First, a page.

Calendar An icon of a desk calendar. Cancel An icon of a circle with a diagonal line across. Caret An icon of a block arrow pointing to the right. Email An icon of a paper envelope. Facebook An icon of the Facebook "f" mark. Google An icon of the Google "G" mark. Linked In An icon of the Linked In "in" mark. Logout An icon representing logout. Profile An icon that resembles human head and shoulders. Telephone An icon of a traditional telephone receiver. Tick An icon of a tick mark. Is Public An icon of a human eye and eyelashes. Is Not Public An icon of a human eye and eyelashes with a diagonal line through it. Pause Icon A two-lined pause icon for stopping interactions. Quote Mark A opening quote mark. Quote Mark A closing quote mark. Arrow An icon of an arrow. Folder An icon of a paper folder. Breaking An icon of an exclamation mark on a circular background. Camera An icon of a digital camera. Caret An icon of a caret arrow. Clock An icon of a clock face. Close An icon of the an X shape. Close Icon An icon used to represent where to interact to collapse or dismiss a component Comment An icon of a speech bubble. Comments An icon of a speech bubble, denoting user comments. Ellipsis An icon of 3 horizontal dots. Envelope An icon of a paper envelope. Facebook An icon of a facebook f logo. Camera An icon of a digital camera. Home An icon of a house. Instagram An icon of the Instagram logo. LinkedIn An icon of the LinkedIn logo. Magnifying Glass An icon of a magnifying glass. Search Icon A magnifying glass icon that is used to represent the function of searching. Menu An icon of 3 horizontal lines. Hamburger Menu Icon An icon used to represent a collapsed menu. Next An icon of an arrow pointing to the right. Notice An explanation mark centred inside a circle. Previous An icon of an arrow pointing to the left. Rating An icon of a star. Tag An icon of a tag. Twitter An icon of the Twitter logo. Video Camera An icon of a video camera shape. Speech Bubble Icon A icon displaying a speech bubble WhatsApp An icon of the WhatsApp logo. Information An icon of an information logo. Plus A mathematical 'plus' symbol. Duration An icon indicating Time. Success Tick An icon of a green tick. Success Tick Timeout An icon of a greyed out success tick. Loading Spinner An icon of a loading spinner.

Businesses oppose ‘unwanted and potentially damaging’ plans for Edinburgh tourism tax

© GettyEdinburgh (Getty Images/iStock)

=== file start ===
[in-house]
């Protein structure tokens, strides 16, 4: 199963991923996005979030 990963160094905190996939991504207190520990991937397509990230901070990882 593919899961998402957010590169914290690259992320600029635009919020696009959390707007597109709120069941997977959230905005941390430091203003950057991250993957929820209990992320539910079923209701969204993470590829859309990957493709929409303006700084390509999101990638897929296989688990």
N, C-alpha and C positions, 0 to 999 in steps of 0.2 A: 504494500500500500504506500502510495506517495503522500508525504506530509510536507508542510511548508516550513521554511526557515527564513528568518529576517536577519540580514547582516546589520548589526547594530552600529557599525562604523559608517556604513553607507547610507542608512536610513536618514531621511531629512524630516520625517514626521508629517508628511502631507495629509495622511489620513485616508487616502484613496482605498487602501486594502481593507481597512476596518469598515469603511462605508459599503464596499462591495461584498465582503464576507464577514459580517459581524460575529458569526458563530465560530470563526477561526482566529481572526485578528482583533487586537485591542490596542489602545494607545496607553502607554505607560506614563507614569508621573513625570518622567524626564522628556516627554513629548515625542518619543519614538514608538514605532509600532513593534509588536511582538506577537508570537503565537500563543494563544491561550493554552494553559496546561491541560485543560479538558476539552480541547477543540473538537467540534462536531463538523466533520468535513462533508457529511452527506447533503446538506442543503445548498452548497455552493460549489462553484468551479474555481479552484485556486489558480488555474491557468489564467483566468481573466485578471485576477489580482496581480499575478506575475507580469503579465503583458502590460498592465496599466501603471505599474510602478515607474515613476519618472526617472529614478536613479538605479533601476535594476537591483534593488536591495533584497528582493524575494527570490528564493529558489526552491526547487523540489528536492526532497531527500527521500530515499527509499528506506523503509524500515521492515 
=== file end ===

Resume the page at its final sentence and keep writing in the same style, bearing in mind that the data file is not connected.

PROPOSALS for a tourism tax in Edinburgh have been branded “unwanted and potentially damaging” as a survey of local businesses reveals a majority were opposed to the plans.

The Federation of Small Businesses (FSB) surveyed 124 businesses in the city, with 94 (76%) stating they were against the introduction of a levy on tourism and 73% saying they thought it would have a negative impact on the local economy.

The city council is currently drawing up a business case for a proposed tax with the aim of persuading the Scottish Government to hand over the necessary power to introduce it.

The draft proposals are expected to be revealed this summer with a consultation with local businesses to follow.

It is estimated that visitors spend £1.46 billion each year in Edinburgh, supporting around 34,800 jobs.

Janet Torley, FSB area leader for the east of Scotland, said tourists must be valued and not “priced out” of the city.

She said: “This is a wake-up call for the City of Edinburgh Council, signalling that its plans to introduce a tourism tax in the city are unwanted and potentially damaging.

“Despite the caution which the Scottish Government has urged over this tax, the city council has pressed ahead with the development of a ‘business case’ for its introduction. Now it is clear that the overwhelming opinion of local businesses is ‘no’.

“Edinburgh is at the very heart of Scotland’s tourist industry – it is our most visited city, it has our busiest airport, and it is home to some of our most iconic landmarks.

“Edinburgh’s success as a magnet for international tourists is vital to the economic health of visitor economies right across the country.

“If we tax tourists out of Edinburgh, then we risk taxing them out of Scotland, damaging the prospects of small local businesses throughout Scotland and threatening jobs.”

The plans have drawn criticism from other industry bodies, including the Scottish Tourism Alliance (STA) and the Association of Scotland’s Self-Caterers (ASSC).

Marc Crothall, STA chief executive, said: “The STA recognises the need across most destinations for an increased level of long- term sustainable investment, however applying a further cost to visitors is, in our opinion, not a sensible approach to take.

“The need for Scotland to become more competitive as a destination for visitors to travel to and spend money in is now greater than ever in relation to our impending exit from the EU.

“Any such visitor tax/levy being applied is counterproductive and could have a potentially devastating long-term impact on Scotland’s tourism industry and local economies.”

Fiona Campbell, ASSC chief executive, said a tourism tax would “threaten the existence of many small businesses” in the sector.